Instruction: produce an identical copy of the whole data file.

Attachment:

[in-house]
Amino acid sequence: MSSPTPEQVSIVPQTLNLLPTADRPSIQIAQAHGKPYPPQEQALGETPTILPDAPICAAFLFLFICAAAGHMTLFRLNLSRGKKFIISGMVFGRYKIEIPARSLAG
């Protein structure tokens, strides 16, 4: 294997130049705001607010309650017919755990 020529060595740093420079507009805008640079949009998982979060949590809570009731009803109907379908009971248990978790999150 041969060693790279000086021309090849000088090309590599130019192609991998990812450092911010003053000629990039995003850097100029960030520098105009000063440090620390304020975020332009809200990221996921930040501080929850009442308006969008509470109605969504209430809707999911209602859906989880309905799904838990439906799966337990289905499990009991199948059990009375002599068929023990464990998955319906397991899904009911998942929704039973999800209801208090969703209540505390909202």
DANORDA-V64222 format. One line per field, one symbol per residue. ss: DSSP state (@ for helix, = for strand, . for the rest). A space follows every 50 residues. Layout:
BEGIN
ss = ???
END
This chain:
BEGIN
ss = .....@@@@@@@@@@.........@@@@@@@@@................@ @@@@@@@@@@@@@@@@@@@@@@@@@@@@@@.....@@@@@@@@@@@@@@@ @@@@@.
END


[in-house]
Amino acid sequence: MSSPTPEQVSIVPQTLNLLPTADRPSIQIAQAHGKPYPPQEQALGETPTILPDAPICAAFLFLFICAAAGHMTLFRLNLSRGKKFIISGMVFGRYKIEIPARSLAG
């Protein structure tokens, strides 16, 4: 294997130049705001607010309650017919755990 020529060595740093420079507009805008640079949009998982979060949590809570009731009803109907379908009971248990978790999150 041969060693790279000086021309090849000088090309590599130019192609991998990812450092911010003053000629990039995003850097100029960030520098105009000063440090620390304020975020332009809200990221996921930040501080929850009442308006969008509470109605969504209430809707999911209602859906989880309905799904838990439906799966337990289905499990009991199948059990009375002599068929023990464990998955319906397991899904009911998942929704039973999800209801208090969703209540505390909202």
DANORDA-V64222 format. One line per field, one symbol per residue. ss: DSSP state (@ for helix, = for strand, . for the rest). A space follows every 50 residues. Layout:
BEGIN
ss = ???
END
This chain:
BEGIN
ss = .....@@@@@@@@@@.........@@@@@@@@@................@ @@@@@@@@@@@@@@@@@@@@@@@@@@@@@@.....@@@@@@@@@@@@@@@ @@@@@.
END